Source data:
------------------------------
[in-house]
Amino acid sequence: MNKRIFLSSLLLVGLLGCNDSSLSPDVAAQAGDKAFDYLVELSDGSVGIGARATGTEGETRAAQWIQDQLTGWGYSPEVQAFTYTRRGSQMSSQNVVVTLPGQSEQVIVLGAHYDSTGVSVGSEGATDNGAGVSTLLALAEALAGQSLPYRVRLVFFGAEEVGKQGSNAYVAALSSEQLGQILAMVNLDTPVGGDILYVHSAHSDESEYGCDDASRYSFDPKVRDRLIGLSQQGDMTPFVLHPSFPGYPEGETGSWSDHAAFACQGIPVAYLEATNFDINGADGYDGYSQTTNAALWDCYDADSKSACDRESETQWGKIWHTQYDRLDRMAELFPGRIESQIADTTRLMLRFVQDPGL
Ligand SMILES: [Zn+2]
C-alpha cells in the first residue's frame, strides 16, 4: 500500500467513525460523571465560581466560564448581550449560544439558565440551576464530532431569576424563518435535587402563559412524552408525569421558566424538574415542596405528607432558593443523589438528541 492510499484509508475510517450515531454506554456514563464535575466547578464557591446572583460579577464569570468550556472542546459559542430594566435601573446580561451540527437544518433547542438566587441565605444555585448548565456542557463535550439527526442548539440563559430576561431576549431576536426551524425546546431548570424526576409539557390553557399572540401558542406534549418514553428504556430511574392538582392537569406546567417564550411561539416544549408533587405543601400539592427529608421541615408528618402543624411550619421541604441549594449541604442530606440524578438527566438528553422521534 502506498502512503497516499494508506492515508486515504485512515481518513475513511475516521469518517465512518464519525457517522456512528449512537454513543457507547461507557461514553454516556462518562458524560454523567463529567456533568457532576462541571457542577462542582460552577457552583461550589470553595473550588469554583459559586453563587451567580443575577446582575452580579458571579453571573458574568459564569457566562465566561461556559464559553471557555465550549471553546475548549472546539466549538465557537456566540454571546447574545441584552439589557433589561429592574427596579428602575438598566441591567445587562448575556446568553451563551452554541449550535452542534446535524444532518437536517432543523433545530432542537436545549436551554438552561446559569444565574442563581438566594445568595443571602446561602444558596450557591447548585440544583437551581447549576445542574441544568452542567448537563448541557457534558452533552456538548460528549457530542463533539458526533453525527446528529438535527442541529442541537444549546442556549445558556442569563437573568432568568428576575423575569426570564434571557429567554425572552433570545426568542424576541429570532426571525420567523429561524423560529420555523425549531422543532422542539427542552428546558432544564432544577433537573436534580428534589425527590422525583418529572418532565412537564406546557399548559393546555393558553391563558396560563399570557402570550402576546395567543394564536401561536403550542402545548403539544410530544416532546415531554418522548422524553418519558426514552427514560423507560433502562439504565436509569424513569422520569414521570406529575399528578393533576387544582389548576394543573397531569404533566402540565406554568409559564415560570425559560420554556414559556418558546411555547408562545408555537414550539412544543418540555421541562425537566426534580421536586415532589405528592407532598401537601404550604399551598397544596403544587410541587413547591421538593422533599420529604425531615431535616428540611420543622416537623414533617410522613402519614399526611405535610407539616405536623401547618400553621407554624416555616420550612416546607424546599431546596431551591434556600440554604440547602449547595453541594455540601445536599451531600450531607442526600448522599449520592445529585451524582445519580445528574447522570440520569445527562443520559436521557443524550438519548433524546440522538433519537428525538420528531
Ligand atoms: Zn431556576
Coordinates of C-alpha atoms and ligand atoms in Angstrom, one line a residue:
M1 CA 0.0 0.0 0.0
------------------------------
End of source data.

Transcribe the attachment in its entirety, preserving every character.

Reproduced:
[in-house]
Amino acid sequence: MNKRIFLSSLLLVGLLGCNDSSLSPDVAAQAGDKAFDYLVELSDGSVGIGARATGTEGETRAAQWIQDQLTGWGYSPEVQAFTYTRRGSQMSSQNVVVTLPGQSEQVIVLGAHYDSTGVSVGSEGATDNGAGVSTLLALAEALAGQSLPYRVRLVFFGAEEVGKQGSNAYVAALSSEQLGQILAMVNLDTPVGGDILYVHSAHSDESEYGCDDASRYSFDPKVRDRLIGLSQQGDMTPFVLHPSFPGYPEGETGSWSDHAAFACQGIPVAYLEATNFDINGADGYDGYSQTTNAALWDCYDADSKSACDRESETQWGKIWHTQYDRLDRMAELFPGRIESQIADTTRLMLRFVQDPGL
Ligand SMILES: [Zn+2]
C-alpha cells in the first residue's frame, strides 16, 4: 500500500467513525460523571465560581466560564448581550449560544439558565440551576464530532431569576424563518435535587402563559412524552408525569421558566424538574415542596405528607432558593443523589438528541 492510499484509508475510517450515531454506554456514563464535575466547578464557591446572583460579577464569570468550556472542546459559542430594566435601573446580561451540527437544518433547542438566587441565605444555585448548565456542557463535550439527526442548539440563559430576561431576549431576536426551524425546546431548570424526576409539557390553557399572540401558542406534549418514553428504556430511574392538582392537569406546567417564550411561539416544549408533587405543601400539592427529608421541615408528618402543624411550619421541604441549594449541604442530606440524578438527566438528553422521534 502506498502512503497516499494508506492515508486515504485512515481518513475513511475516521469518517465512518464519525457517522456512528449512537454513543457507547461507557461514553454516556462518562458524560454523567463529567456533568457532576462541571457542577462542582460552577457552583461550589470553595473550588469554583459559586453563587451567580443575577446582575452580579458571579453571573458574568459564569457566562465566561461556559464559553471557555465550549471553546475548549472546539466549538465557537456566540454571546447574545441584552439589557433589561429592574427596579428602575438598566441591567445587562448575556446568553451563551452554541449550535452542534446535524444532518437536517432543523433545530432542537436545549436551554438552561446559569444565574442563581438566594445568595443571602446561602444558596450557591447548585440544583437551581447549576445542574441544568452542567448537563448541557457534558452533552456538548460528549457530542463533539458526533453525527446528529438535527442541529442541537444549546442556549445558556442569563437573568432568568428576575423575569426570564434571557429567554425572552433570545426568542424576541429570532426571525420567523429561524423560529420555523425549531422543532422542539427542552428546558432544564432544577433537573436534580428534589425527590422525583418529572418532565412537564406546557399548559393546555393558553391563558396560563399570557402570550402576546395567543394564536401561536403550542402545548403539544410530544416532546415531554418522548422524553418519558426514552427514560423507560433502562439504565436509569424513569422520569414521570406529575399528578393533576387544582389548576394543573397531569404533566402540565406554568409559564415560570425559560420554556414559556418558546411555547408562545408555537414550539412544543418540555421541562425537566426534580421536586415532589405528592407532598401537601404550604399551598397544596403544587410541587413547591421538593422533599420529604425531615431535616428540611420543622416537623414533617410522613402519614399526611405535610407539616405536623401547618400553621407554624416555616420550612416546607424546599431546596431551591434556600440554604440547602449547595453541594455540601445536599451531600450531607442526600448522599449520592445529585451524582445519580445528574447522570440520569445527562443520559436521557443524550438519548433524546440522538433519537428525538420528531
Ligand atoms: Zn431556576
Coordinates of C-alpha atoms and ligand atoms in Angstrom, one line a residue:
M1 CA 0.0 0.0 0.0